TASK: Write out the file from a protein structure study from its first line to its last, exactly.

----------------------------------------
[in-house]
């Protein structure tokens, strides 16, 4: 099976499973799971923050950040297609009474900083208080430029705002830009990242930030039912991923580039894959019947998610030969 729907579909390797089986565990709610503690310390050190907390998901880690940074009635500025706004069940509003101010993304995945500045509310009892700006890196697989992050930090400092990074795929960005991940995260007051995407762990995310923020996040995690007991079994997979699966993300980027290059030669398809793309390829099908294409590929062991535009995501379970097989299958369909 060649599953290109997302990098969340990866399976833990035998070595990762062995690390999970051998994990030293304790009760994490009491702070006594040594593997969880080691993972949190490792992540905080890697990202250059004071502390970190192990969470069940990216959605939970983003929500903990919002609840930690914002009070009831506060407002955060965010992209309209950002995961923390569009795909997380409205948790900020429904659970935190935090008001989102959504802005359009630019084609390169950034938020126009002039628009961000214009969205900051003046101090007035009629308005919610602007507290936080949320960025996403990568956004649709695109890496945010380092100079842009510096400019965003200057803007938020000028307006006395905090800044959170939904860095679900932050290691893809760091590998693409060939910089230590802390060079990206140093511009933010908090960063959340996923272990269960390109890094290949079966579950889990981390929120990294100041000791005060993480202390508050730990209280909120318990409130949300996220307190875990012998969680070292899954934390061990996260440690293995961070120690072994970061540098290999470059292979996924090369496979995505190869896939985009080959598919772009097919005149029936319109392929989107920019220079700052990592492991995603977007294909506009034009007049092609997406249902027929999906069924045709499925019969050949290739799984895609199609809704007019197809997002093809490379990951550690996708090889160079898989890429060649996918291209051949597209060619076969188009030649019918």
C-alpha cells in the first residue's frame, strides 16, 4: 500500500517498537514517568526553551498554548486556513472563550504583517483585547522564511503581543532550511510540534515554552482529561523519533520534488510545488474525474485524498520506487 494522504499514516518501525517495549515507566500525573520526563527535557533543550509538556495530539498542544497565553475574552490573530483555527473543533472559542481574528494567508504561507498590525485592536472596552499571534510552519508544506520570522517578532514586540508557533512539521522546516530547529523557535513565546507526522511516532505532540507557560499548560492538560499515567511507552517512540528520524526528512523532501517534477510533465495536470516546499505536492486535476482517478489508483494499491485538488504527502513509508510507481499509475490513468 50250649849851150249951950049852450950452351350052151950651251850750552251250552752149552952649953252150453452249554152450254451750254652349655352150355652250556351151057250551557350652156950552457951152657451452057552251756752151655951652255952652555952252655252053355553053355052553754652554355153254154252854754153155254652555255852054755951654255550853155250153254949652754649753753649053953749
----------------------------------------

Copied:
[in-house]
């Protein structure tokens, strides 16, 4: 099976499973799971923050950040297609009474900083208080430029705002830009990242930030039912991923580039894959019947998610030969 729907579909390797089986565990709610503690310390050190907390998901880690940074009635500025706004069940509003101010993304995945500045509310009892700006890196697989992050930090400092990074795929960005991940995260007051995407762990995310923020996040995690007991079994997979699966993300980027290059030669398809793309390829099908294409590929062991535009995501379970097989299958369909 060649599953290109997302990098969340990866399976833990035998070595990762062995690390999970051998994990030293304790009760994490009491702070006594040594593997969880080691993972949190490792992540905080890697990202250059004071502390970190192990969470069940990216959605939970983003929500903990919002609840930690914002009070009831506060407002955060965010992209309209950002995961923390569009795909997380409205948790900020429904659970935190935090008001989102959504802005359009630019084609390169950034938020126009002039628009961000214009969205900051003046101090007035009629308005919610602007507290936080949320960025996403990568956004649709695109890496945010380092100079842009510096400019965003200057803007938020000028307006006395905090800044959170939904860095679900932050290691893809760091590998693409060939910089230590802390060079990206140093511009933010908090960063959340996923272990269960390109890094290949079966579950889990981390929120990294100041000791005060993480202390508050730990209280909120318990409130949300996220307190875990012998969680070292899954934390061990996260440690293995961070120690072994970061540098290999470059292979996924090369496979995505190869896939985009080959598919772009097919005149029936319109392929989107920019220079700052990592492991995603977007294909506009034009007049092609997406249902027929999906069924045709499925019969050949290739799984895609199609809704007019197809997002093809490379990951550690996708090889160079898989890429060649996918291209051949597209060619076969188009030649019918």
C-alpha cells in the first residue's frame, strides 16, 4: 500500500517498537514517568526553551498554548486556513472563550504583517483585547522564511503581543532550511510540534515554552482529561523519533520534488510545488474525474485524498520506487 494522504499514516518501525517495549515507566500525573520526563527535557533543550509538556495530539498542544497565553475574552490573530483555527473543533472559542481574528494567508504561507498590525485592536472596552499571534510552519508544506520570522517578532514586540508557533512539521522546516530547529523557535513565546507526522511516532505532540507557560499548560492538560499515567511507552517512540528520524526528512523532501517534477510533465495536470516546499505536492486535476482517478489508483494499491485538488504527502513509508510507481499509475490513468 50250649849851150249951950049852450950452351350052151950651251850750552251250552752149552952649953252150453452249554152450254451750254652349655352150355652250556351151057250551557350652156950552457951152657451452057552251756752151655951652255952652555952252655252053355553053355052553754652554355153254154252854754153155254652555255852054755951654255550853155250153254949652754649753753649053953749